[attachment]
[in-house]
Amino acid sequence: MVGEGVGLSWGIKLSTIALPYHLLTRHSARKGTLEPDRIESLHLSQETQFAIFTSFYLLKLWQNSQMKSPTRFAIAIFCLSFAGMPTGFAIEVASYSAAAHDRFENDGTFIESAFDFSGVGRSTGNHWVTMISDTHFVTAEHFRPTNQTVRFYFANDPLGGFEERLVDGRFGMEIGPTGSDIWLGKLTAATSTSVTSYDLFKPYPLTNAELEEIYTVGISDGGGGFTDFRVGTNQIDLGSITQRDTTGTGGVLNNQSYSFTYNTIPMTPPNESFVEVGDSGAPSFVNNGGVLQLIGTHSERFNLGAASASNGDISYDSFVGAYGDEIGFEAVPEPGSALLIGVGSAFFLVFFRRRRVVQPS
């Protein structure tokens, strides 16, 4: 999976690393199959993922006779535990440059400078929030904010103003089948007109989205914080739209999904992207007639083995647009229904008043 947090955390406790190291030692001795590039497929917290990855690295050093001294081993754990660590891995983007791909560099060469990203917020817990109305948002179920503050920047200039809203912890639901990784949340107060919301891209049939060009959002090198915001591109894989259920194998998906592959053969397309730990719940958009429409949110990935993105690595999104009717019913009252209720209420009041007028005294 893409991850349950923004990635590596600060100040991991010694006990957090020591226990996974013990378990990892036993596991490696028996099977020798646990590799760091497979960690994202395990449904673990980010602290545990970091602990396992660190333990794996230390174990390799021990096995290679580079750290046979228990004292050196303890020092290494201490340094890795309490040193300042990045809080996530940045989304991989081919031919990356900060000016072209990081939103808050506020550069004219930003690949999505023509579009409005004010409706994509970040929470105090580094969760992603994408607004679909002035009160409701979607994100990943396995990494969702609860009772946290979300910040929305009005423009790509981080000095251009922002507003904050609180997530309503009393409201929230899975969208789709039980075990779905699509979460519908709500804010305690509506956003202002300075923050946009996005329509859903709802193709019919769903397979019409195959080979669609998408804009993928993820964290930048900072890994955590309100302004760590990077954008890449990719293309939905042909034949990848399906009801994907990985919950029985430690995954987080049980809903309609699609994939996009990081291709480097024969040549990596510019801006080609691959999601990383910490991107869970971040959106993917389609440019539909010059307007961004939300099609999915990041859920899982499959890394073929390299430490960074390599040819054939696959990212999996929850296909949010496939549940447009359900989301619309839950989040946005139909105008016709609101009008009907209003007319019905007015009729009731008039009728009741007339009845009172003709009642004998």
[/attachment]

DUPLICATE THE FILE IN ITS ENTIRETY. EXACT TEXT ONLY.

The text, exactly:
[in-house]
Amino acid sequence: MVGEGVGLSWGIKLSTIALPYHLLTRHSARKGTLEPDRIESLHLSQETQFAIFTSFYLLKLWQNSQMKSPTRFAIAIFCLSFAGMPTGFAIEVASYSAAAHDRFENDGTFIESAFDFSGVGRSTGNHWVTMISDTHFVTAEHFRPTNQTVRFYFANDPLGGFEERLVDGRFGMEIGPTGSDIWLGKLTAATSTSVTSYDLFKPYPLTNAELEEIYTVGISDGGGGFTDFRVGTNQIDLGSITQRDTTGTGGVLNNQSYSFTYNTIPMTPPNESFVEVGDSGAPSFVNNGGVLQLIGTHSERFNLGAASASNGDISYDSFVGAYGDEIGFEAVPEPGSALLIGVGSAFFLVFFRRRRVVQPS
């Protein structure tokens, strides 16, 4: 999976690393199959993922006779535990440059400078929030904010103003089948007109989205914080739209999904992207007639083995647009229904008043 947090955390406790190291030692001795590039497929917290990855690295050093001294081993754990660590891995983007791909560099060469990203917020817990109305948002179920503050920047200039809203912890639901990784949340107060919301891209049939060009959002090198915001591109894989259920194998998906592959053969397309730990719940958009429409949110990935993105690595999104009717019913009252209720209420009041007028005294 893409991850349950923004990635590596600060100040991991010694006990957090020591226990996974013990378990990892036993596991490696028996099977020798646990590799760091497979960690994202395990449904673990980010602290545990970091602990396992660190333990794996230390174990390799021990096995290679580079750290046979228990004292050196303890020092290494201490340094890795309490040193300042990045809080996530940045989304991989081919031919990356900060000016072209990081939103808050506020550069004219930003690949999505023509579009409005004010409706994509970040929470105090580094969760992603994408607004679909002035009160409701979607994100990943396995990494969702609860009772946290979300910040929305009005423009790509981080000095251009922002507003904050609180997530309503009393409201929230899975969208789709039980075990779905699509979460519908709500804010305690509506956003202002300075923050946009996005329509859903709802193709019919769903397979019409195959080979669609998408804009993928993820964290930048900072890994955590309100302004760590990077954008890449990719293309939905042909034949990848399906009801994907990985919950029985430690995954987080049980809903309609699609994939996009990081291709480097024969040549990596510019801006080609691959999601990383910490991107869970971040959106993917389609440019539909010059307007961004939300099609999915990041859920899982499959890394073929390299430490960074390599040819054939696959990212999996929850296909949010496939549940447009359900989301619309839950989040946005139909105008016709609101009008009907209003007319019905007015009729009731008039009728009741007339009845009172003709009642004998």